Description:
    This course focuses on fundamental statistical concepts, methods in data analysis and applications to earth and geographic sciences. Topics include frequency distributions and graphic representations of data, measures of central location and spread, probability distributions, hypothesis testing, correlation and single and multiple variable linear regression.   More Info

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  • EEOS 265  Computer Applications in Geography

    Description:
    This course teaches the fundamentals of geographic applications of computers. Topics include components of a computer system and their functions; hardware requirements for geographic applications; operating systems; the cartographic roots of GIS; the structure and creation of geographic data; geographic information systems software for geographic applications; and the uses of computers in spatial analysis and map production.   More Info

    Offered in:
    • TBA
  • EEOS 266  Building and Editing a Geodatabase Using ArcGIS 9.3

    Description:
    This is a hands-on beginner level course for Geographic Information System (GIS) users. The course covers basic concepts of relational database management systems (RDMS) and introduces the design of Geodatabase. The course explains how precision and spatial domain control the accuracy dn allowable extent of data stored in a geodatabase, how they are maintained, and how they affect the overall GIS environment. Students will be able to build and edit a Geodatabase using ArcGIS 9.3 at the end of the class.   More Info

    Offered in:
    • TBA
  • EEOS 267L  Introduction to Coastal Biological Systems

    Description:
    This course will survey coastal marine habitats in terms of the organisms that inhabit these regions; the biological processes that dominant within those environments and the impacts of that habitat on humans. The objectives of the course will be for the students to gain an appreciation and understanding of the diversity and function of coastal marine systems in terms of the biological organisms and biological processes that are found there. EEOS 267L and ENVSTY 267L are the same course.   More Info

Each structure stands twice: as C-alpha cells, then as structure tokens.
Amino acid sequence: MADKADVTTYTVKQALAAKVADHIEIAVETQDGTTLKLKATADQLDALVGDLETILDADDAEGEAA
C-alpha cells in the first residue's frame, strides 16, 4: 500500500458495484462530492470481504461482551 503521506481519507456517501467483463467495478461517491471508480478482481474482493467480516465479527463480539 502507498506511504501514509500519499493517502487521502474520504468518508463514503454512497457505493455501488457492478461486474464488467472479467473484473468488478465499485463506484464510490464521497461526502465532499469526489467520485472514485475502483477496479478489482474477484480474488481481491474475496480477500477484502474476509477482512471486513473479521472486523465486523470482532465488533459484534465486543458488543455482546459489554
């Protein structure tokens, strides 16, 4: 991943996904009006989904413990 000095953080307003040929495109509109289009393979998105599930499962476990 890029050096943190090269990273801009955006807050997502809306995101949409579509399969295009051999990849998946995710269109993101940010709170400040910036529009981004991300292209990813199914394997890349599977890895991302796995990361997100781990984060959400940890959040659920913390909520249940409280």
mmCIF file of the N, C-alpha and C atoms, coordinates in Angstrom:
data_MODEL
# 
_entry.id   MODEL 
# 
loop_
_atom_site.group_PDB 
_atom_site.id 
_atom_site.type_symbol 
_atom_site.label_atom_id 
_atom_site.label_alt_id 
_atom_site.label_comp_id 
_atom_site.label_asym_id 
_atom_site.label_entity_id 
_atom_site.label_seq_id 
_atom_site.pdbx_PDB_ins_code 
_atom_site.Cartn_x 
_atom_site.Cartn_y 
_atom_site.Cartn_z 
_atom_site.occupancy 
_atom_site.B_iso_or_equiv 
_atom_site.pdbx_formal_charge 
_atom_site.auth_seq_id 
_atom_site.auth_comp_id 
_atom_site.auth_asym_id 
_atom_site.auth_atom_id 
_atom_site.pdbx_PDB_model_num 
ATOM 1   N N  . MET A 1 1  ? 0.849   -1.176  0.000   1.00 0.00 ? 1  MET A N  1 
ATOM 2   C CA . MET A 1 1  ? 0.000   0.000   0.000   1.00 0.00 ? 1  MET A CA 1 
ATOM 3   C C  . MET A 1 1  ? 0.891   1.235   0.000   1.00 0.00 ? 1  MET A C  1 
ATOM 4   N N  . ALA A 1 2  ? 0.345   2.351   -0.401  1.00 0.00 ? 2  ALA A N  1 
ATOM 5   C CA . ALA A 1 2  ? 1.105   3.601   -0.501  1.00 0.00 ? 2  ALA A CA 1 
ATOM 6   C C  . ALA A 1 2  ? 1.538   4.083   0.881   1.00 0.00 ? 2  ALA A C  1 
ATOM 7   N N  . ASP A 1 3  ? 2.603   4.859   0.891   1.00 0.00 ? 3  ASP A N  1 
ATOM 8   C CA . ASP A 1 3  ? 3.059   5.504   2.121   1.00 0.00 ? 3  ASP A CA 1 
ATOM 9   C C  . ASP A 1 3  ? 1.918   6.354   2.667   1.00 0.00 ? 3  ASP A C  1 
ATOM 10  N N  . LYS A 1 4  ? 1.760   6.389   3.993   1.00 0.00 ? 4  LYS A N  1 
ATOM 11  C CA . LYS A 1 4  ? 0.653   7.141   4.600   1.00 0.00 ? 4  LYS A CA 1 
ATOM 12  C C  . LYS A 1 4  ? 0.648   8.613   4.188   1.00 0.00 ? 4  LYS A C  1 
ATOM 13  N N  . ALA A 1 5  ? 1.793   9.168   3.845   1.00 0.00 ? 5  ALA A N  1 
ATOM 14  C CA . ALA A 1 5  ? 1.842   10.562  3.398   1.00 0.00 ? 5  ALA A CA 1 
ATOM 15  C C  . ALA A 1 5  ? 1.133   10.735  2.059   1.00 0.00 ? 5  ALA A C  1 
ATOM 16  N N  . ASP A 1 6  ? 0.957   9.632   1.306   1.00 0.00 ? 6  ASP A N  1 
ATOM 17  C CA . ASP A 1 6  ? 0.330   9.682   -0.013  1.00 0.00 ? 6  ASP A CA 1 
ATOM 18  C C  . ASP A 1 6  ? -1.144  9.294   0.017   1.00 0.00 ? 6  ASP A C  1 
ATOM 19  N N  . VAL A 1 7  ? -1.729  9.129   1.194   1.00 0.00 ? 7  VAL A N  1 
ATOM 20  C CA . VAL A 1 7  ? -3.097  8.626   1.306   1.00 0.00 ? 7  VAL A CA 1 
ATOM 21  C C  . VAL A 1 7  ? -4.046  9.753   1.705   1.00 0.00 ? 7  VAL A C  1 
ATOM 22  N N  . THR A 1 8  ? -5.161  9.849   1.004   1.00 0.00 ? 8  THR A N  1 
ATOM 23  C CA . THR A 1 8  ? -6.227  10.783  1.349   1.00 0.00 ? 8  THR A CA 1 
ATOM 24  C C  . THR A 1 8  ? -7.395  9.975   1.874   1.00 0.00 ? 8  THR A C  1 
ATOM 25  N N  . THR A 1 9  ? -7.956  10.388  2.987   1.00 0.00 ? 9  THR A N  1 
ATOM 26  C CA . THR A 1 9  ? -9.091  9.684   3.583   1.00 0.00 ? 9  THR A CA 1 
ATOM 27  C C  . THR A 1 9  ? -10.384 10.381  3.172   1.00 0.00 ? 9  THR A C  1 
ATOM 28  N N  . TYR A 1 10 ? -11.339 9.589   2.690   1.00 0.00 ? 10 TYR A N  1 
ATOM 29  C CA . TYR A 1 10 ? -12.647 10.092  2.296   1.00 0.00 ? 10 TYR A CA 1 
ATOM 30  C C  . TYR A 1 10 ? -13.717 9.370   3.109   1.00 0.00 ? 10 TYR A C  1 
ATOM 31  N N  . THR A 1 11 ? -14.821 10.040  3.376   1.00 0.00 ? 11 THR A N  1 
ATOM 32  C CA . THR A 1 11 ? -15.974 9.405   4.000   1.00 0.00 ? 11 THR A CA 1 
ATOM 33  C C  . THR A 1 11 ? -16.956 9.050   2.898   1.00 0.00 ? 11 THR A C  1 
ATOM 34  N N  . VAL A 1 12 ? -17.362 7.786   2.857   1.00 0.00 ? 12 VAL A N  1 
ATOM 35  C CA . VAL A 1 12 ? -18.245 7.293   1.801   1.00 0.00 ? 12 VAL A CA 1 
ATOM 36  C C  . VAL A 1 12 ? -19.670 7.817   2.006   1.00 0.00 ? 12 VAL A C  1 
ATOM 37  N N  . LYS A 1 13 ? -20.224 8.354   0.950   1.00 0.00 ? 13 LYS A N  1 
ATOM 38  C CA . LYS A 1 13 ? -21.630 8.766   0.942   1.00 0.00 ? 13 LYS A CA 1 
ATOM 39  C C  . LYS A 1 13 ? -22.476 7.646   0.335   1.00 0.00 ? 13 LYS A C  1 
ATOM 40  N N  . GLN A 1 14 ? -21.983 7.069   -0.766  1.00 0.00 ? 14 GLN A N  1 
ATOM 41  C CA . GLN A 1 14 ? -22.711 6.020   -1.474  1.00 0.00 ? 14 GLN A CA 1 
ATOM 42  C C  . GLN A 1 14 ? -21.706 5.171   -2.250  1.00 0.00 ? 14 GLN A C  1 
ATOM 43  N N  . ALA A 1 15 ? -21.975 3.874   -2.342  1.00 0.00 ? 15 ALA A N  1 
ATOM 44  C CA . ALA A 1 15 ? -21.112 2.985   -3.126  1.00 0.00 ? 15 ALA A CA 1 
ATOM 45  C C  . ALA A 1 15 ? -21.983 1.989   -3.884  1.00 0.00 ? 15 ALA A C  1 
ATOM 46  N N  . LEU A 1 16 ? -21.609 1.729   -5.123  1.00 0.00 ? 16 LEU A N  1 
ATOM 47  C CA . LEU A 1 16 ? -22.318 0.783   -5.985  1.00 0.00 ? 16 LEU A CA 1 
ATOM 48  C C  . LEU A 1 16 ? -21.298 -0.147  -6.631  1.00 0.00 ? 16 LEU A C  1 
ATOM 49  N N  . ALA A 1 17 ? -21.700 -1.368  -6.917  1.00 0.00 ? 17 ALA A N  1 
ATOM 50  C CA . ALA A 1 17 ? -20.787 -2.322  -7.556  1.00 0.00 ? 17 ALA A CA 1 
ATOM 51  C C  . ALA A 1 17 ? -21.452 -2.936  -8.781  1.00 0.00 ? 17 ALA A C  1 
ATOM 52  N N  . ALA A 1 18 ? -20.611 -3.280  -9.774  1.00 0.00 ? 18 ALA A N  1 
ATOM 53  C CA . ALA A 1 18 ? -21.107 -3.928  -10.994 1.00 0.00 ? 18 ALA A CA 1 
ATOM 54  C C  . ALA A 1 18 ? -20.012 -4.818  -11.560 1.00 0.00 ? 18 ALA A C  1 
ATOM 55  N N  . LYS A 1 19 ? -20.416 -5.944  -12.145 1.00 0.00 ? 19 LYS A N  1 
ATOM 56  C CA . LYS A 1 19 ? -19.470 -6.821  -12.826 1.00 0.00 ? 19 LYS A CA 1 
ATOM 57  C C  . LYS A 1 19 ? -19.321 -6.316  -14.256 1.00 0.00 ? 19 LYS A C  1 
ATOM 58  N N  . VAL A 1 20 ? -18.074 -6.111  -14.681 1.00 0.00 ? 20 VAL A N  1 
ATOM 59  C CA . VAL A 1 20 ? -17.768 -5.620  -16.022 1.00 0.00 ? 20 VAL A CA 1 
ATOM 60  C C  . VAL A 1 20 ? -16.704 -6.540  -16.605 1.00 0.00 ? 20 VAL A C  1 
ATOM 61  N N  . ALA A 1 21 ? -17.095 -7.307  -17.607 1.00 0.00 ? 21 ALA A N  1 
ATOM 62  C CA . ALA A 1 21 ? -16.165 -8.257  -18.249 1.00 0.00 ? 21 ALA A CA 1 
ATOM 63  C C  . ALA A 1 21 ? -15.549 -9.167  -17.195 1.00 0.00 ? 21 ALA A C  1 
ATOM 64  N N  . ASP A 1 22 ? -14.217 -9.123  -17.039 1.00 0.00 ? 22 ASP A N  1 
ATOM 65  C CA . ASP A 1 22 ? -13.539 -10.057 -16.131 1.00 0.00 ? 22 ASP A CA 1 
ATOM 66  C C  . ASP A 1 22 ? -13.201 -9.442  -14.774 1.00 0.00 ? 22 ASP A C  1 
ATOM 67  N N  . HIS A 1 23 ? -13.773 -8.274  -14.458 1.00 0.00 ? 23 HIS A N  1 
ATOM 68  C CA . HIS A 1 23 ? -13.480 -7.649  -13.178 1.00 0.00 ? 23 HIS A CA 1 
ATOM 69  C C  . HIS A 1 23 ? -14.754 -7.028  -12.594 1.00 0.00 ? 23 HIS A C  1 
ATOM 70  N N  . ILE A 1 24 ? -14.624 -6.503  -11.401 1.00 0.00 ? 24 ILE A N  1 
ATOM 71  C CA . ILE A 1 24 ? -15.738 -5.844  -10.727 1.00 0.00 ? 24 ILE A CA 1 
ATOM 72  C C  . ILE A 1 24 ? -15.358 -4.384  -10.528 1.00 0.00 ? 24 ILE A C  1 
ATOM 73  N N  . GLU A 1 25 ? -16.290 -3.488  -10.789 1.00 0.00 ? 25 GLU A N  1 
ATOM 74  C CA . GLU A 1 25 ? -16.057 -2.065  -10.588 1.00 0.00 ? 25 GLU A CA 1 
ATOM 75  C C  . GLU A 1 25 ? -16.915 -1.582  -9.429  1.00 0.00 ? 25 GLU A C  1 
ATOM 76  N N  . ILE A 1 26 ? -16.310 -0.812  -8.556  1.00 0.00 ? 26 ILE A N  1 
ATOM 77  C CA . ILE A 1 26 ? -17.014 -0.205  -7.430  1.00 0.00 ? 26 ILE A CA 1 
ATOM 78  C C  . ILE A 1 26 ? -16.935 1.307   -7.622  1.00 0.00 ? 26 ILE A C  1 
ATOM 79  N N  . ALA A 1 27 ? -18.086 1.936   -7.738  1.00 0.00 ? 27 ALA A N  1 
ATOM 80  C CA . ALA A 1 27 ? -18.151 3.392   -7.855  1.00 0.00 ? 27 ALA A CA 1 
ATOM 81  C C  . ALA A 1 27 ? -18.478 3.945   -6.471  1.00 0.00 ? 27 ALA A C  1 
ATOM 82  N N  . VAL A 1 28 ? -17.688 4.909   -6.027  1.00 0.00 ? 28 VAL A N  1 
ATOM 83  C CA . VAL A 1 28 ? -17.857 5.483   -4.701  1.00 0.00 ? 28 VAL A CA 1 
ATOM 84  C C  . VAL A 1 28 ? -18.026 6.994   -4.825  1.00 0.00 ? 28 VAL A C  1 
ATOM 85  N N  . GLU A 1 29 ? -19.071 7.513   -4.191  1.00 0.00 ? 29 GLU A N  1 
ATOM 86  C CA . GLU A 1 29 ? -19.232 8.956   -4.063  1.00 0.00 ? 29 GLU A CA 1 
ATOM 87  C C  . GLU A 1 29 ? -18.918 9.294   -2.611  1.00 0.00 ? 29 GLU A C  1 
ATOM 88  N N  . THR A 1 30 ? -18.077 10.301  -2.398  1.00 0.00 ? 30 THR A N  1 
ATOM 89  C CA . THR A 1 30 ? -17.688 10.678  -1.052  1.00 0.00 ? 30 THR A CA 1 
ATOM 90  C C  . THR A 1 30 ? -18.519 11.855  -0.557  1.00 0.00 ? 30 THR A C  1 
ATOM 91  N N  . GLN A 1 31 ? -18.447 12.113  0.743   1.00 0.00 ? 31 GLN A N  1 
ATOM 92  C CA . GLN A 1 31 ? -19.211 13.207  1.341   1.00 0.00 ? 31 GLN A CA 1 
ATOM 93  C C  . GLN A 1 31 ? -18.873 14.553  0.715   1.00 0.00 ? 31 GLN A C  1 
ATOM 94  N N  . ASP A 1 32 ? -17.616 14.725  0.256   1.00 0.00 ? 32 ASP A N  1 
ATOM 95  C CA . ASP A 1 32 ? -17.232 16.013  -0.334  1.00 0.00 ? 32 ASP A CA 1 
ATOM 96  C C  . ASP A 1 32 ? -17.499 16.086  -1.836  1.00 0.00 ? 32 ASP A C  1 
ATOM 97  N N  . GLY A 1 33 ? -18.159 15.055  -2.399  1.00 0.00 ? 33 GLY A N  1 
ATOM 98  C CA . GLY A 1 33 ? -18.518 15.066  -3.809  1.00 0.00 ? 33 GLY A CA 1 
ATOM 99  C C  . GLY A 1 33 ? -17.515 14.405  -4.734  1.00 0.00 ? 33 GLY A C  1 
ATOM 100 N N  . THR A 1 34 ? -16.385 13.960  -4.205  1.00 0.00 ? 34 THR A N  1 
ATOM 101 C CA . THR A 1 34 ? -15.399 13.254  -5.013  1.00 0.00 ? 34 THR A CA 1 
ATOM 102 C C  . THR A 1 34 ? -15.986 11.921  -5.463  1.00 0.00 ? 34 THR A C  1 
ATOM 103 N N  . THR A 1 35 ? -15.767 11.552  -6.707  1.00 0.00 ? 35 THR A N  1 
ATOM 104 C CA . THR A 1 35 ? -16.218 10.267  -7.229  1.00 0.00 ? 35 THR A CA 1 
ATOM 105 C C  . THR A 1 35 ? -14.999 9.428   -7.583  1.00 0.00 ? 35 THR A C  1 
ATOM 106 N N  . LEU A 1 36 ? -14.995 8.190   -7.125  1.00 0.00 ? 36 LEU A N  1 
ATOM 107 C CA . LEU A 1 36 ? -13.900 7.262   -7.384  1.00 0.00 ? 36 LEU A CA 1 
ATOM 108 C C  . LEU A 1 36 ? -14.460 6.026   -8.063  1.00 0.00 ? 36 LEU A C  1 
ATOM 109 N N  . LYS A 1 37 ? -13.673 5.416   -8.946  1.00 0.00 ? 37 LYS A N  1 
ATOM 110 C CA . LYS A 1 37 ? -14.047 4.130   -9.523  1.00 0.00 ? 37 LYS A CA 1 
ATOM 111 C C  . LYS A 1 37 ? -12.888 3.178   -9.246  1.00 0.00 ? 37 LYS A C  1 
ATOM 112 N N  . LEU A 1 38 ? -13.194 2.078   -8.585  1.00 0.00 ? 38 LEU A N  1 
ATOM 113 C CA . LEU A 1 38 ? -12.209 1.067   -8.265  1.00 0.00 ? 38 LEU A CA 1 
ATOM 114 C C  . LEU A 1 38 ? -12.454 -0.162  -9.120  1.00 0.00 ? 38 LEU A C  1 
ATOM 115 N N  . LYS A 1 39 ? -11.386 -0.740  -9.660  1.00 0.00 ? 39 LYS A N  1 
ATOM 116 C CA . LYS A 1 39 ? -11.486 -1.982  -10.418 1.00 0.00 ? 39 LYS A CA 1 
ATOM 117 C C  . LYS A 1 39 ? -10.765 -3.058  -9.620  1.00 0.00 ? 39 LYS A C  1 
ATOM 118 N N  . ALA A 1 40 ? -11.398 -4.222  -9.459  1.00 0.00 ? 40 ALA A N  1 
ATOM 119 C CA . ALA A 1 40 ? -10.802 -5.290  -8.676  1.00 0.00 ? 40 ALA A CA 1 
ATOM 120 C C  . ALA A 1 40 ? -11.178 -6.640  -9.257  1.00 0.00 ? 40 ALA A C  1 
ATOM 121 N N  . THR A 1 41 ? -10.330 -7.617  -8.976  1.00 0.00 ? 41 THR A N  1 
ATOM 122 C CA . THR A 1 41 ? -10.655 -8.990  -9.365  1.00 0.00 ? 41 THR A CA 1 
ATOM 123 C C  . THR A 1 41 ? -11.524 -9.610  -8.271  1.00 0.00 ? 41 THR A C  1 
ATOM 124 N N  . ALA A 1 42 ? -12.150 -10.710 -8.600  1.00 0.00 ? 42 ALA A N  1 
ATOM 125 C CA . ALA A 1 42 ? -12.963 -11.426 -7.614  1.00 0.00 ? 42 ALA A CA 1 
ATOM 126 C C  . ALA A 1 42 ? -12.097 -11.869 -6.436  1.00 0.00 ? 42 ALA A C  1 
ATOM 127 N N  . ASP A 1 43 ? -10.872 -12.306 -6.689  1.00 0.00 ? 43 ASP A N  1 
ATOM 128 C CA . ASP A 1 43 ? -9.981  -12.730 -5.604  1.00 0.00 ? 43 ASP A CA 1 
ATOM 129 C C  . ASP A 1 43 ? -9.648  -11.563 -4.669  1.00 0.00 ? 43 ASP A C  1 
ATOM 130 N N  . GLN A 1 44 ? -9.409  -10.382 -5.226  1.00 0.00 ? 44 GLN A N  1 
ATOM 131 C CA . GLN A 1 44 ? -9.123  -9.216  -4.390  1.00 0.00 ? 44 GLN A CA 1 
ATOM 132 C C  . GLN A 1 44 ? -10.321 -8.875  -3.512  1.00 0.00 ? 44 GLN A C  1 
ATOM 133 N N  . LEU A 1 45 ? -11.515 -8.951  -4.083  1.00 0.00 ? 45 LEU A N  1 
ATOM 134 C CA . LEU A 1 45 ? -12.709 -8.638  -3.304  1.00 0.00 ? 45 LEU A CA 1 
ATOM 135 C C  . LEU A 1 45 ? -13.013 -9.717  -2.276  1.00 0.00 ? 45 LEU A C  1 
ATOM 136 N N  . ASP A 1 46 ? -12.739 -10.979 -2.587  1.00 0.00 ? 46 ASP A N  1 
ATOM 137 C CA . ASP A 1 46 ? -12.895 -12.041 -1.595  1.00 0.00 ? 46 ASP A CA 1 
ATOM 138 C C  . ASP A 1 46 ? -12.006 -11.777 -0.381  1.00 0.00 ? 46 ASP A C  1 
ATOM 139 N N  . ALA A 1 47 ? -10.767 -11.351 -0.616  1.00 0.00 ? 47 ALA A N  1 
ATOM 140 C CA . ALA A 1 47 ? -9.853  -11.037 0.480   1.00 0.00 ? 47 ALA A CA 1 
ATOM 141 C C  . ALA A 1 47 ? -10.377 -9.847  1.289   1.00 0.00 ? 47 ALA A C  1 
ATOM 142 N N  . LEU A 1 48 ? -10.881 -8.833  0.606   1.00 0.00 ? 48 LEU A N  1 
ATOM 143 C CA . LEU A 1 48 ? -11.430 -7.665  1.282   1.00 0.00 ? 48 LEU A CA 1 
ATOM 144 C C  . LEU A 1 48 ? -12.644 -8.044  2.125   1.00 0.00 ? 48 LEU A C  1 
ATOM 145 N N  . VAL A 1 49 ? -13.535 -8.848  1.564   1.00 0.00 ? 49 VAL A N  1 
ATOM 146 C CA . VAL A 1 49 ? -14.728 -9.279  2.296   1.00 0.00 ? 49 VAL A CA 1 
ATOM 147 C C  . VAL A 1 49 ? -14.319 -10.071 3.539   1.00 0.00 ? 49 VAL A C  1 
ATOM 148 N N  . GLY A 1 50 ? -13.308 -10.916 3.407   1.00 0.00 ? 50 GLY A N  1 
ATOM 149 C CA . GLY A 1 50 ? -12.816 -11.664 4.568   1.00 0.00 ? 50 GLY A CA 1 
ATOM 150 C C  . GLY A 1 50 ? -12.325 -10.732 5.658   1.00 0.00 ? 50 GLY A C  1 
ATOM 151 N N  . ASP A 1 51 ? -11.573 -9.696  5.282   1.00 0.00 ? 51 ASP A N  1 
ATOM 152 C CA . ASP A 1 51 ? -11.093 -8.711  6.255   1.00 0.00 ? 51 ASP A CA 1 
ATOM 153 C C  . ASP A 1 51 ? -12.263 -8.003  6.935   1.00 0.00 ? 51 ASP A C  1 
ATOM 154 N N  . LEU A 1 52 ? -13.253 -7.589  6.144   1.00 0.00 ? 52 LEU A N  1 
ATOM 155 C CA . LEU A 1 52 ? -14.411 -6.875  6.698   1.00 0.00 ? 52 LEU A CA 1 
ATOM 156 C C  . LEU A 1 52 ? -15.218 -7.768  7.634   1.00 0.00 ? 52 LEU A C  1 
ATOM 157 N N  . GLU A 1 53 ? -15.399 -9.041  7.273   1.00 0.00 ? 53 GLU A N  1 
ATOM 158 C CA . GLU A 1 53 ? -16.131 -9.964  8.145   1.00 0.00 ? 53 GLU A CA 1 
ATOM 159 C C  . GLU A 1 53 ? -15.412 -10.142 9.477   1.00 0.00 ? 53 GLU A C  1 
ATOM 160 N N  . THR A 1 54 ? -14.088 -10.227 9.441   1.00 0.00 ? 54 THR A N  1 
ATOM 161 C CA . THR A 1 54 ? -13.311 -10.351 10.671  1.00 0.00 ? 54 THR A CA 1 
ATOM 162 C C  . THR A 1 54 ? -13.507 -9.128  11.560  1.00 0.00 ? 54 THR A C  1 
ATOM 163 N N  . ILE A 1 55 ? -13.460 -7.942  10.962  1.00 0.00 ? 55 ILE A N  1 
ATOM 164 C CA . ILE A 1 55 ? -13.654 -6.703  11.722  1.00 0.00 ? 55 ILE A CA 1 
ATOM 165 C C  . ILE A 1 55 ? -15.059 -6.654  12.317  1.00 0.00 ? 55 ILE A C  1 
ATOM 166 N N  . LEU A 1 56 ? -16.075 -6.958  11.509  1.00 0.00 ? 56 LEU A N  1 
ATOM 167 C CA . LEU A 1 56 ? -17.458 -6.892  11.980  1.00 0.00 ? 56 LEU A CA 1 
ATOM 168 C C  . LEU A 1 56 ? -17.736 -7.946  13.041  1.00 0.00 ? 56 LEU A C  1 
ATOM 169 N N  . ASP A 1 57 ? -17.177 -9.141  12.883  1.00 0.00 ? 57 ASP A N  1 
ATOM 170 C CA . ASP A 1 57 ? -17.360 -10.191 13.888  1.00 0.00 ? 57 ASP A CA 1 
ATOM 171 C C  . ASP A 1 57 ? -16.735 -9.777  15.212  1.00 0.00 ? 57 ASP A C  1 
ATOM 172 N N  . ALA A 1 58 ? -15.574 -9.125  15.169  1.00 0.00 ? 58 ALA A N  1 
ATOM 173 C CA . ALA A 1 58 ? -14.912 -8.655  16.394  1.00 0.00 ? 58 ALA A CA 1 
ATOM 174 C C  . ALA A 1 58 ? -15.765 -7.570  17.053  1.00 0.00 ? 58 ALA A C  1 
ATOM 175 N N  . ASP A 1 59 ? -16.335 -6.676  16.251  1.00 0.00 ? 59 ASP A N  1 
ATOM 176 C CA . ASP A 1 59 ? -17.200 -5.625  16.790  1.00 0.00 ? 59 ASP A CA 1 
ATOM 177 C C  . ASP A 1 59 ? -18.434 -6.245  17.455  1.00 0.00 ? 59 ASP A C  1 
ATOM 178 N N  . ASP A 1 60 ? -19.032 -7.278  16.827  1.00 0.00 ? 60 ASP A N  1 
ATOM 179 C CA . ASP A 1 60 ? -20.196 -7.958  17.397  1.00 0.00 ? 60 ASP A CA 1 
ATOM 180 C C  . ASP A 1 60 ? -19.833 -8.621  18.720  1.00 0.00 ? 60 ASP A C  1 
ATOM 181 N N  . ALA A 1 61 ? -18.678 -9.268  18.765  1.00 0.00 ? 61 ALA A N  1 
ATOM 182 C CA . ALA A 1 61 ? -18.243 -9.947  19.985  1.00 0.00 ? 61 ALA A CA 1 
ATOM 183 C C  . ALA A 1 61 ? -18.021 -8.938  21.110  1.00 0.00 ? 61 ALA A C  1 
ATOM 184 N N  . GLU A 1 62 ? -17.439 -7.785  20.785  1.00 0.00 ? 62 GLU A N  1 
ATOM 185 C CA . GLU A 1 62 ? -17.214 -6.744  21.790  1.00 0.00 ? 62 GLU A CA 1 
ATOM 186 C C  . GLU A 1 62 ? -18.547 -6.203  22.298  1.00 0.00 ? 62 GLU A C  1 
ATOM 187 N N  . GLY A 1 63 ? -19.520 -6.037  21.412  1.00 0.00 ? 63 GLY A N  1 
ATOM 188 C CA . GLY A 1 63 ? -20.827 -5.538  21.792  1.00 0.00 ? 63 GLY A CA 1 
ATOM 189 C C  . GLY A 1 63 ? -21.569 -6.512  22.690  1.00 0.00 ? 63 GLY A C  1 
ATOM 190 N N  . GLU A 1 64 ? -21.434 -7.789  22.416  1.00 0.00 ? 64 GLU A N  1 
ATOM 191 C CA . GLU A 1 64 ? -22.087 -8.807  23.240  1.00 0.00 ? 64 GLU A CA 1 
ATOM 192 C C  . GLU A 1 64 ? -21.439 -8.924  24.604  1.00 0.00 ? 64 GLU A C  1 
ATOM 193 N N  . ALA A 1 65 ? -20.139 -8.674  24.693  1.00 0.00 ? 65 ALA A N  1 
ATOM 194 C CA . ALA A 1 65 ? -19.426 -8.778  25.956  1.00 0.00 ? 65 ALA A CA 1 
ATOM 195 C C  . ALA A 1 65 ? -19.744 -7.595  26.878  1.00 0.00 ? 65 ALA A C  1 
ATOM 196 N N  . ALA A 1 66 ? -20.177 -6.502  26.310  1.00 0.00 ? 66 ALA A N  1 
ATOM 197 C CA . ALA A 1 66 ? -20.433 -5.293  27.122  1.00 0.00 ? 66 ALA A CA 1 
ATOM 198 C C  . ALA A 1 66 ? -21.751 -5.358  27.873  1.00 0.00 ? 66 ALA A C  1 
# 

Offered in:
    • TBA
  • EEOS 270  Cities and the Environment

    Description:
    This course introduces spatial analyses of cities to provide a broader understanding of their historical and current role. Major topics include the application of different geographical perspectives, why and where cities developed, the evolution of cities, how urban function and culture determines their spatial organization, how the economy and transportation drives the change in land use in urban areas, and urban areas in the 21st century.   More Info

    Offered in:
    • TBA
  • EEOS 280  Global Society and the Environment

    Description:
    This course examines the spatial distribution of economic activities at local, national, regional & global scales and introduces the inter-related causes-and-effects on the economic use and organization of space. Major topics include the spatial distribution of the major economic sectors, the historical geography of capitalism, the city as an economic node, colonialism and globalization, the geography of the recession, the economy and the environment, and the location of informal economies.   More Info

    Offered in:
  • EEOS 281  Introduction to Geographic Information Systems

    Description:
    This course is concerned with computer handling of spatial data. It covers essential elements of a GIS, hardware requirements, GIS software, data acquisition, data structures, spatial databases, methods of data analysis and spatial modeling, and applications of GIS in solving a variety of environmental and economic problems.   More Info

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  • EEOS 298  Pacific Rim Geography

    Description:
    This course takes an interpretive look at China and other East Asia countries such as Japan, and Korea in terms of changing attitudes toward urban life. City and suburbs are experienced as the product of planning and development decisions informed by cultural and economic forces, and in relationship to utopian and pragmatic efforts to reinterpret urban traditions in search of American alternatives. Topics include: persistent ideals such as housing forms attitudes toward public and private space; the rise of suburbs and suburban sprawl; cycles of disinvestment and renewed interest in urban centers; and impacts of mobility and technology on settlement patterns.   More Info

    Offered in:
    • TBA
  • EEOS 299  Environmental Science Methods and Practice

    Description:
    This class is a general introduction to the practice of environmental science. The course provides students with an overview of the scientific method and process, particularly within the context of coastal environmental science. Students will learn the steps of crafting scientific hypotheses, research design, experimentation, data collection, data analysis, interpretation, and presentation. The course includes an introduction to the tools and methods used in the field and laboratory to collect and analyze environmental samples and the application of statistical analysis to these data. Students also learn how to search and review primary literature.   More Info